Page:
States rejected them, while only 34 percent embraced those views and values.
Conversely, 47 percent of those in Blue States rejected the same values and
views – and 45 percent embraced them.
The poll found that 70 percent of Red State respondents side with the proposition
that marriage should be confined to a man and a woman. Only 25 percent support
the idea of civil unions between homosexuals.
Conversely, while a majority of Blue State respondents (55 percent) support
restricting marriage to a man and woman, 42 percent support the idea of civil
When it comes to identifying their political views, 39 percent of Red State
responents call themselves as Republicans, compared to 38 percent who opt for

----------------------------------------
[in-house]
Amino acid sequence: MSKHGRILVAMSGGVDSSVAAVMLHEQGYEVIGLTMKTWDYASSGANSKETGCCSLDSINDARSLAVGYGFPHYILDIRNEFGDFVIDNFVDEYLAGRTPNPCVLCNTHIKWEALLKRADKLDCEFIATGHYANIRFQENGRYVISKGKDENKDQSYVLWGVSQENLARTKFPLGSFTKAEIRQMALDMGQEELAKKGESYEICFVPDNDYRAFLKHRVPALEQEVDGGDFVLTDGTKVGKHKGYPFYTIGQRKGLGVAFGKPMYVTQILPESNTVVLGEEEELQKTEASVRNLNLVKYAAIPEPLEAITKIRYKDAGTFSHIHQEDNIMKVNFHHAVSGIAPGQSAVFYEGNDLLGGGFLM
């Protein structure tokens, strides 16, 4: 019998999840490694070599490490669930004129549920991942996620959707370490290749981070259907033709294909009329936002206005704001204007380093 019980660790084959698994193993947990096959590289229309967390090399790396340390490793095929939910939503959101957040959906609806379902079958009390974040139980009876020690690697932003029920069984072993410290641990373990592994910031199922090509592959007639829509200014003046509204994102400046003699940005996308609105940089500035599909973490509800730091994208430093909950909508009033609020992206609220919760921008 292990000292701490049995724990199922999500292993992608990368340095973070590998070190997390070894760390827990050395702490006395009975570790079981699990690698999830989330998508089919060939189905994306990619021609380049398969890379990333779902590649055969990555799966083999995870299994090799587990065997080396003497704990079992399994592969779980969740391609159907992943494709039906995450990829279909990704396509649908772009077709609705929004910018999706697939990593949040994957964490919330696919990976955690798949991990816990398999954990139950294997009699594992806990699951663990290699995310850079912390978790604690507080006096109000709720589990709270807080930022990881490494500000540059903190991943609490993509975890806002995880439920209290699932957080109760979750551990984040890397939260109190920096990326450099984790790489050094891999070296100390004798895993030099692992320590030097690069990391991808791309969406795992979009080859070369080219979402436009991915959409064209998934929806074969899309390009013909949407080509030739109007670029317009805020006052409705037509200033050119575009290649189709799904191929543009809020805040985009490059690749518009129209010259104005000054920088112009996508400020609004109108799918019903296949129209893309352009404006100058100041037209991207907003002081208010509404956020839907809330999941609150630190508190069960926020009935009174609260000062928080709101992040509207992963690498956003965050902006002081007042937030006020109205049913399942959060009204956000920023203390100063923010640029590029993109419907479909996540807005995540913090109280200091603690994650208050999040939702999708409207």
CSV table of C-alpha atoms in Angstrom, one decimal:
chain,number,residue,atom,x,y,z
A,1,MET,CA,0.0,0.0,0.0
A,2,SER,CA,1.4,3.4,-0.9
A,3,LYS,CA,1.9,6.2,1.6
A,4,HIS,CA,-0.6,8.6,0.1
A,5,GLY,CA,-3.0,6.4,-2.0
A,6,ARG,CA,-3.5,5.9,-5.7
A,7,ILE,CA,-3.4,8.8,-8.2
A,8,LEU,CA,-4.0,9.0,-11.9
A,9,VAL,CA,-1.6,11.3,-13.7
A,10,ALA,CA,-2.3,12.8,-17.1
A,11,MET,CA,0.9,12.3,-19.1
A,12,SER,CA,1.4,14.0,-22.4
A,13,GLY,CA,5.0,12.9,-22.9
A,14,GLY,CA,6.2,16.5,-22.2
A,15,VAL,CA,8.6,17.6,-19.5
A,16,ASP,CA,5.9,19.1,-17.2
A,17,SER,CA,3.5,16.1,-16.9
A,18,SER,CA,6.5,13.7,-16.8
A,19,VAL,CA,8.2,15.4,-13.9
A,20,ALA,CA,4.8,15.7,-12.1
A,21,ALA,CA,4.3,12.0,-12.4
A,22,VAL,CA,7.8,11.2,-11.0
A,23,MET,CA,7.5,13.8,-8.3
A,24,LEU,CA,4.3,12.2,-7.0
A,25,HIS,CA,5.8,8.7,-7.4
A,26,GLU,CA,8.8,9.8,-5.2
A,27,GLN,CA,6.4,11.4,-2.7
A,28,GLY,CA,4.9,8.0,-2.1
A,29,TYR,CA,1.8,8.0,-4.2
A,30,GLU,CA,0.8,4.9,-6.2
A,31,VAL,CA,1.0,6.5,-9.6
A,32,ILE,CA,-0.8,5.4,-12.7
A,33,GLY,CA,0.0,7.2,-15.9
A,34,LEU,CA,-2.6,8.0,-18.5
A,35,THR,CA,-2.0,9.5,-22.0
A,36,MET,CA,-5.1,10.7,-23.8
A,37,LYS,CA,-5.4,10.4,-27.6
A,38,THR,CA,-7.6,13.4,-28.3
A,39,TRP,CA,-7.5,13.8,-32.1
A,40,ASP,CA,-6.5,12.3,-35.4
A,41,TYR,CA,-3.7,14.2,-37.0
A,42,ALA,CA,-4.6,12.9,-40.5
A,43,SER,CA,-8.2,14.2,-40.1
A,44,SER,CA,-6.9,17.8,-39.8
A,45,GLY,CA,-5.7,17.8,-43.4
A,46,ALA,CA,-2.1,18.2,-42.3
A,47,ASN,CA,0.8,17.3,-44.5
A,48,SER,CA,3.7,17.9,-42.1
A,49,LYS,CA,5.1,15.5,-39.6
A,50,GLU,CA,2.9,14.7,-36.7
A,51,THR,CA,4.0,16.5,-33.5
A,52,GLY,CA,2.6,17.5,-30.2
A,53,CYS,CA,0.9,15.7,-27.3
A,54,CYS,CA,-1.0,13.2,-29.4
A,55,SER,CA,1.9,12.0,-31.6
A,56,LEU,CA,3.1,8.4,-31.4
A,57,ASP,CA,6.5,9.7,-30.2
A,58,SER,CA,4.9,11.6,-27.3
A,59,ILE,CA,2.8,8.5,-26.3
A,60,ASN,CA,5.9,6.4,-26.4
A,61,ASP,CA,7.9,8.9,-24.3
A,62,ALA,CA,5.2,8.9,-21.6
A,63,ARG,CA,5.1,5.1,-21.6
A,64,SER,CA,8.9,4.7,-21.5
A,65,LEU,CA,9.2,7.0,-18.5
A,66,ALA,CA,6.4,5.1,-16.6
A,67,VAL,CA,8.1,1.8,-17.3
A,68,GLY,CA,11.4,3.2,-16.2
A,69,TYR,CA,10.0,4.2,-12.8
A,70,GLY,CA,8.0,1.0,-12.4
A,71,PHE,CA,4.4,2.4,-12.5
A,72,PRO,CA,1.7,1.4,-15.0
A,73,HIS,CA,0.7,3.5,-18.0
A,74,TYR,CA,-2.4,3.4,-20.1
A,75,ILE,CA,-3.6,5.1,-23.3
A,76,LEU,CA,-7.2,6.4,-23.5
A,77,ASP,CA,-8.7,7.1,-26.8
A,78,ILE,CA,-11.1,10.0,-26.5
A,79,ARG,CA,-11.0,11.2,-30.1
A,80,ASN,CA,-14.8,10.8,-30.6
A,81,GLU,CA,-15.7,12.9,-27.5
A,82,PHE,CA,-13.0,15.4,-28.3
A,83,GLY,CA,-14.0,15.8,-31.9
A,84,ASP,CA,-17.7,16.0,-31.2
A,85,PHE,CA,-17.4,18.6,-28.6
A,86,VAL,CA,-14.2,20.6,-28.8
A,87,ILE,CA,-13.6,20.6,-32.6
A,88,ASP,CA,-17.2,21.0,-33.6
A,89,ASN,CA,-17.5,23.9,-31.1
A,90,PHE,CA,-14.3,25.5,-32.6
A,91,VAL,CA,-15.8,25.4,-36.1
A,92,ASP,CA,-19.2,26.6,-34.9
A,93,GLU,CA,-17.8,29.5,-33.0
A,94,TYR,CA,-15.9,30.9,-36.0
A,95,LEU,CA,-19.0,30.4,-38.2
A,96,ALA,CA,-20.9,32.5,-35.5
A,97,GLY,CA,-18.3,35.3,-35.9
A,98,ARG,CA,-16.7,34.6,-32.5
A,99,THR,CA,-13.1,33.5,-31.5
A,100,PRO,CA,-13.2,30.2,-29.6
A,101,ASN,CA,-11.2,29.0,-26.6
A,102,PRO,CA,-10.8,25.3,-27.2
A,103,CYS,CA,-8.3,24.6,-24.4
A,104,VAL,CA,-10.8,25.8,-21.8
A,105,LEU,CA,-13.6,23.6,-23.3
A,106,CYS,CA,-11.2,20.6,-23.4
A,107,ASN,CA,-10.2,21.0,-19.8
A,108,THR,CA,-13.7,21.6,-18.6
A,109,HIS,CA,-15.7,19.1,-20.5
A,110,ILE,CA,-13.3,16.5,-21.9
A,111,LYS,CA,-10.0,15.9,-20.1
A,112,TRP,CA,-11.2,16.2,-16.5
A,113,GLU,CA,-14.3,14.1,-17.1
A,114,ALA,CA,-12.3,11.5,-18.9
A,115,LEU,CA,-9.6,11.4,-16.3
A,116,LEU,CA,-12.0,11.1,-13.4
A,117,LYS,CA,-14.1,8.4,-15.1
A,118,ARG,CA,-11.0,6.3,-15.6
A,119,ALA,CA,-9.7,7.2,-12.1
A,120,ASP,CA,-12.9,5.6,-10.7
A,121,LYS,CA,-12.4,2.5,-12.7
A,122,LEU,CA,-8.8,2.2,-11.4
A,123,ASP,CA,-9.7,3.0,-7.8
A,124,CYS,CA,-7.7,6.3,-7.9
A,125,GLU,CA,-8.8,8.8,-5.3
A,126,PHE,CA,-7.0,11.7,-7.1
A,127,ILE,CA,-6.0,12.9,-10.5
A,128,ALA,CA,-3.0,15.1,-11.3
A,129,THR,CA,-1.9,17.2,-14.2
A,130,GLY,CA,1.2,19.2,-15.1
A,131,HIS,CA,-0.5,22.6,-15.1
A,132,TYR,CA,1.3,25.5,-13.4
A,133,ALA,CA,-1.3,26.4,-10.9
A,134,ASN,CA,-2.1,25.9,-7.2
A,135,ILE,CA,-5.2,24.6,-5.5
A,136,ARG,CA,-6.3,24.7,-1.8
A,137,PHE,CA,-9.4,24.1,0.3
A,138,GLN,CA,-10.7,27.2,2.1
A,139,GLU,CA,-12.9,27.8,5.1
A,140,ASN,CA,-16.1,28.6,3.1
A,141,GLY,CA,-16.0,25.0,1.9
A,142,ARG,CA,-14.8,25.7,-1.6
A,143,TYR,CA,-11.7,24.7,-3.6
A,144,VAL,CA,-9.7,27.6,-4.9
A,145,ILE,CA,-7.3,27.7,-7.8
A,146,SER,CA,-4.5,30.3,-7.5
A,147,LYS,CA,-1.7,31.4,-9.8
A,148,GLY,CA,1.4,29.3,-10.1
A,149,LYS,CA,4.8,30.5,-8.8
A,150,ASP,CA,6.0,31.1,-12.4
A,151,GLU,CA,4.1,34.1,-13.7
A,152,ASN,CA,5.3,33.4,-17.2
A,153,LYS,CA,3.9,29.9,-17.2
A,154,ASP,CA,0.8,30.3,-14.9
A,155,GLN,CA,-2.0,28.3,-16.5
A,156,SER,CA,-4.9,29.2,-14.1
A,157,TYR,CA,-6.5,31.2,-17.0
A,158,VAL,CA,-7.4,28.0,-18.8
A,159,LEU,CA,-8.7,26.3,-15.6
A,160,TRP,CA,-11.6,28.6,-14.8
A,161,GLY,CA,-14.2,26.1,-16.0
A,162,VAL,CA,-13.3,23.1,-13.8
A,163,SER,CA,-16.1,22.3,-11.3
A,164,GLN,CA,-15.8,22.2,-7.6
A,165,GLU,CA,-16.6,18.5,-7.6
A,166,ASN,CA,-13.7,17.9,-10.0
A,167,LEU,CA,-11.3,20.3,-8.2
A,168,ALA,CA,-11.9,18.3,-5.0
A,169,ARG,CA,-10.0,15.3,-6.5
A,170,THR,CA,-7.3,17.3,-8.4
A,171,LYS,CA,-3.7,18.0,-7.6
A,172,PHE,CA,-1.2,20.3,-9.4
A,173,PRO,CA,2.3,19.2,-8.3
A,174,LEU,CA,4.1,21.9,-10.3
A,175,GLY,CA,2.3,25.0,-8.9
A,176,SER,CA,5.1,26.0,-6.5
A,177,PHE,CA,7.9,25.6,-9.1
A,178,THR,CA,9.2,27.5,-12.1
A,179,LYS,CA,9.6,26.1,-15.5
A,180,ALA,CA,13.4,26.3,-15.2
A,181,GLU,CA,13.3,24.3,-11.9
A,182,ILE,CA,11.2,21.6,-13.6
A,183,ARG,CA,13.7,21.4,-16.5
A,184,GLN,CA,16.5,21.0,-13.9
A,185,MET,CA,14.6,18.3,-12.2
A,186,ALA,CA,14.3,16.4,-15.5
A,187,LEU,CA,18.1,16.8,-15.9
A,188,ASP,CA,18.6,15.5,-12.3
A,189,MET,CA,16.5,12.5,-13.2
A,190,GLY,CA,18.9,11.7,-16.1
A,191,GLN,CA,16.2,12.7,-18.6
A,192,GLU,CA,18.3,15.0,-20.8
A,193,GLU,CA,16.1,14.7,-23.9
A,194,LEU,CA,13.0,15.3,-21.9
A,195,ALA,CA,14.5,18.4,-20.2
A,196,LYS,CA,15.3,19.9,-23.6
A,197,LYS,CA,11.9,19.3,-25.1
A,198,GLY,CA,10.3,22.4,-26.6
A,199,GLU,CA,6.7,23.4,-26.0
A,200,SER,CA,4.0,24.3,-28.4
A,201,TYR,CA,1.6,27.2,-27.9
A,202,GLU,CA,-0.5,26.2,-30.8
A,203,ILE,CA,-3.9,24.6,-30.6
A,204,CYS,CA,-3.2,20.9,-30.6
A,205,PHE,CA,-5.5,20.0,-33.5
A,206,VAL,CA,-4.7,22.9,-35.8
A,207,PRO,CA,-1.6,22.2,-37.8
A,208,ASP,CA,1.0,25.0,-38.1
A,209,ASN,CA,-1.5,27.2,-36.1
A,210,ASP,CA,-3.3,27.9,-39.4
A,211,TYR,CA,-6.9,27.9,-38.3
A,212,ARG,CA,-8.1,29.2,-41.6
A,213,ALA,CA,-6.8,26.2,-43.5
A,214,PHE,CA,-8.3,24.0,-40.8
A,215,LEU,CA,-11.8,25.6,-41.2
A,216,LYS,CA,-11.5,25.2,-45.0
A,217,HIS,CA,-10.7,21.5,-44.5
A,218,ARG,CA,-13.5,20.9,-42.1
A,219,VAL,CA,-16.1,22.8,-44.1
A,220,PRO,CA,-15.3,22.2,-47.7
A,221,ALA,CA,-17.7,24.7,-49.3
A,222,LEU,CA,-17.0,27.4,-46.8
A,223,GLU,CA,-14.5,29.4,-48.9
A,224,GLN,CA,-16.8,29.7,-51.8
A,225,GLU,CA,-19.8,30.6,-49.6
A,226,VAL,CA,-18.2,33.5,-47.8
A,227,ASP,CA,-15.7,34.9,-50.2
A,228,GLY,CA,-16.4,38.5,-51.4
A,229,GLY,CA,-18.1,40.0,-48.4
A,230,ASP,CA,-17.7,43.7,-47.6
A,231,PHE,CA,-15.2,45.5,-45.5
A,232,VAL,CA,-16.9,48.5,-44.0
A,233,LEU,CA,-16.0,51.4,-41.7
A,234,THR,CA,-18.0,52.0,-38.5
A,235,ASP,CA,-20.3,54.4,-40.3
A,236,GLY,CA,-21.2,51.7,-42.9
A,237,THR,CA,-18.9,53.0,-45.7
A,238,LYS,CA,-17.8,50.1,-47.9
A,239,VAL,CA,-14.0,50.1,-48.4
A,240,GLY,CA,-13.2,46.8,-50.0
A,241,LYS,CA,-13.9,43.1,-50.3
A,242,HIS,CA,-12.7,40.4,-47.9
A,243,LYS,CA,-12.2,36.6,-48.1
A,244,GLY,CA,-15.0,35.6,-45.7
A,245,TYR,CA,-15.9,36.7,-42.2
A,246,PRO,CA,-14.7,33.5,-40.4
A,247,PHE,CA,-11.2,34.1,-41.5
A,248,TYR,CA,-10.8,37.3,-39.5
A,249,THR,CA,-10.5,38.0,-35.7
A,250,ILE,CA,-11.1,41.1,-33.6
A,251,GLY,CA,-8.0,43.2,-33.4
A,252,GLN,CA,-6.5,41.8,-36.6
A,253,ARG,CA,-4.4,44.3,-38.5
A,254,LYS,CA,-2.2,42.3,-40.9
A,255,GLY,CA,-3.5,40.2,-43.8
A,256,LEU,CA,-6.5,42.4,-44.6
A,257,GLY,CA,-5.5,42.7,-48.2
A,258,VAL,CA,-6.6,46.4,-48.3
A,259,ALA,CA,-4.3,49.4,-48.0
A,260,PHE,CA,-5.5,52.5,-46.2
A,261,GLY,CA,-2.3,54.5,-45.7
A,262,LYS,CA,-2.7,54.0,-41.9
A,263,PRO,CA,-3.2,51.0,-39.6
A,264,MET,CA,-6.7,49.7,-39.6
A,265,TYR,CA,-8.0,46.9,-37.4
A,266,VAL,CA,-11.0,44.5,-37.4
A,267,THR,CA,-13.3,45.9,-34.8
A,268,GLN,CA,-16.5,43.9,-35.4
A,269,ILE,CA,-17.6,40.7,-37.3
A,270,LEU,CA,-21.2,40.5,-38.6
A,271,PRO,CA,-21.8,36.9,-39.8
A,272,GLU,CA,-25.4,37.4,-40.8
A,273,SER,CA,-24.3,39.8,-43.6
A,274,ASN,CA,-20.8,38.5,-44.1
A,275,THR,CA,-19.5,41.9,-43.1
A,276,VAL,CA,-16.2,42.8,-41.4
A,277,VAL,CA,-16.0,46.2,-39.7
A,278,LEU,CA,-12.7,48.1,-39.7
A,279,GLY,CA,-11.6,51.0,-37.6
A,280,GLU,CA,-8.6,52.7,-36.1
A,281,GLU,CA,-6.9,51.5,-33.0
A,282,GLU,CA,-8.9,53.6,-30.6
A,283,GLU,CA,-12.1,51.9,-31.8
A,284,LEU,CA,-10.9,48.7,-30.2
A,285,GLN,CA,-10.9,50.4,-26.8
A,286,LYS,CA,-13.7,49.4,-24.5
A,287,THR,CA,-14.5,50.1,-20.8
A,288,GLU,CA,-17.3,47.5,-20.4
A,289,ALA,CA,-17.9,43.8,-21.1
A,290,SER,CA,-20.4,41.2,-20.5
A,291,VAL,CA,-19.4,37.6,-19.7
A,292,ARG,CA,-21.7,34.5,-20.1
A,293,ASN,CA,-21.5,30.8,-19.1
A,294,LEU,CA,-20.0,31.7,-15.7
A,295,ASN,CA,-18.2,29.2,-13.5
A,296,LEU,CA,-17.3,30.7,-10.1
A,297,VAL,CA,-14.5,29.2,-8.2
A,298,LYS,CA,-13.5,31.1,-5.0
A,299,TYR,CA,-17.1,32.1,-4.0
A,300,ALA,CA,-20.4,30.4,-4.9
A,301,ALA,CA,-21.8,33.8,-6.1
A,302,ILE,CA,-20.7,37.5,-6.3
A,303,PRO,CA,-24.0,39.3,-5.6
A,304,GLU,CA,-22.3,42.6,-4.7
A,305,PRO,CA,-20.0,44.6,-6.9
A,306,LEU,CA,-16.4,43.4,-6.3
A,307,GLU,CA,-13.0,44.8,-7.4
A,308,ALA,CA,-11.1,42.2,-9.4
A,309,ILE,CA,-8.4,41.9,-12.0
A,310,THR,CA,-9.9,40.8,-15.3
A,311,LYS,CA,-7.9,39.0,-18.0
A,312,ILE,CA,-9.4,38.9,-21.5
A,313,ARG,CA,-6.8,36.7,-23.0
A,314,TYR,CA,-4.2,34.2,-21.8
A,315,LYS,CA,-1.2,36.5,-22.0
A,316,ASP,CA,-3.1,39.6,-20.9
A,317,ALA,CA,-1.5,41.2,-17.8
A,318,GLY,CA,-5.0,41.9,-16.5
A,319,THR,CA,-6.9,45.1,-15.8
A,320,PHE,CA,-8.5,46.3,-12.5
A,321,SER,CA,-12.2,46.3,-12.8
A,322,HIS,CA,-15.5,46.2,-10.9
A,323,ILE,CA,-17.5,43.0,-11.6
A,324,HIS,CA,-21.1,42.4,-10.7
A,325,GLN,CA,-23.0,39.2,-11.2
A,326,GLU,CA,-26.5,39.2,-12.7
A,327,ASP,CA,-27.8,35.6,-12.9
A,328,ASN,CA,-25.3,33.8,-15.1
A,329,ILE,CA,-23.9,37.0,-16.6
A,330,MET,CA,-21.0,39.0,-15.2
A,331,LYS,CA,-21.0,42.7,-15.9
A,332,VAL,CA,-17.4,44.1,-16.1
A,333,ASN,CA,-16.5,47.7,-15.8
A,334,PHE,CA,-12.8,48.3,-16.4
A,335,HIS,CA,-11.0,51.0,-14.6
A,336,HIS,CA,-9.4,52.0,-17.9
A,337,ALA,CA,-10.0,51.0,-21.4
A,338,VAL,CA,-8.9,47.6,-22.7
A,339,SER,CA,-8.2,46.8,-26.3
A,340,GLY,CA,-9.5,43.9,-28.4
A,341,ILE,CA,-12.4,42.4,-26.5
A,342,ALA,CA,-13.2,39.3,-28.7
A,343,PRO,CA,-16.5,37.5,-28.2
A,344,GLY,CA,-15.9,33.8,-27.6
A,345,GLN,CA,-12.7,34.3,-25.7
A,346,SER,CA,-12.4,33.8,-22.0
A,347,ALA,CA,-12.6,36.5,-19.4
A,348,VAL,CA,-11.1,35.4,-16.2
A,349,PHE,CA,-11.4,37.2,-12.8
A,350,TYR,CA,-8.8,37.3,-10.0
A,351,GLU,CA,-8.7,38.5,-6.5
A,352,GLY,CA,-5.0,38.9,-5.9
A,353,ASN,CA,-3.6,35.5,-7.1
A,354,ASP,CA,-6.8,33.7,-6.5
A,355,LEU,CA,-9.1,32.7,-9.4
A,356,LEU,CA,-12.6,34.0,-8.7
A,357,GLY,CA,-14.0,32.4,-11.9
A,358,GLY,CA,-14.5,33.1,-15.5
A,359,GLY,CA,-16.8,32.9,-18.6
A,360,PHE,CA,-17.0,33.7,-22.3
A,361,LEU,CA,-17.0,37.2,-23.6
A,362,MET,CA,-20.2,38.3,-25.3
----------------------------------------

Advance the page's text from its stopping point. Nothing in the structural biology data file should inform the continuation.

Democrats and 22 percent who come in as Independents.
Conversely, 40 percent of Blue State respondents characterize themselves as
Democrats, compared to 31 percent who choose Republican and 29 percent who opt
Almost two-thirds of Red State respondents (64 percent) are married, compared
to 10 percent who are single.
Conversely, fewer of Blue State respondents (56 percent) are married and more
(20 percent) are single.
In other breakdowns, the poll found more respondents in Blue States owned guns
(51 percent to 36 percent); more respondents in Red States were age 35-64 (46
percent to 39 percent); and more respondents in Blue States had college or post-graduate
experience (48 percent to 44 percent).
The divide breaks down geographically as well.
In the 2000 election, Gore won the Pacific Coast states, New Mexico, the Great
Lakes States and all the Northeast except for New Hampshire. Bush won all the
Bush won 30 states to 20 for Gore.
So, what does it mean?
Zogby said he thinks the research points to a showdown.
“I think that any Democrat starts the campaign with 45 percent of the
vote,” he said. “It is sort of like the SAT exams where you get 200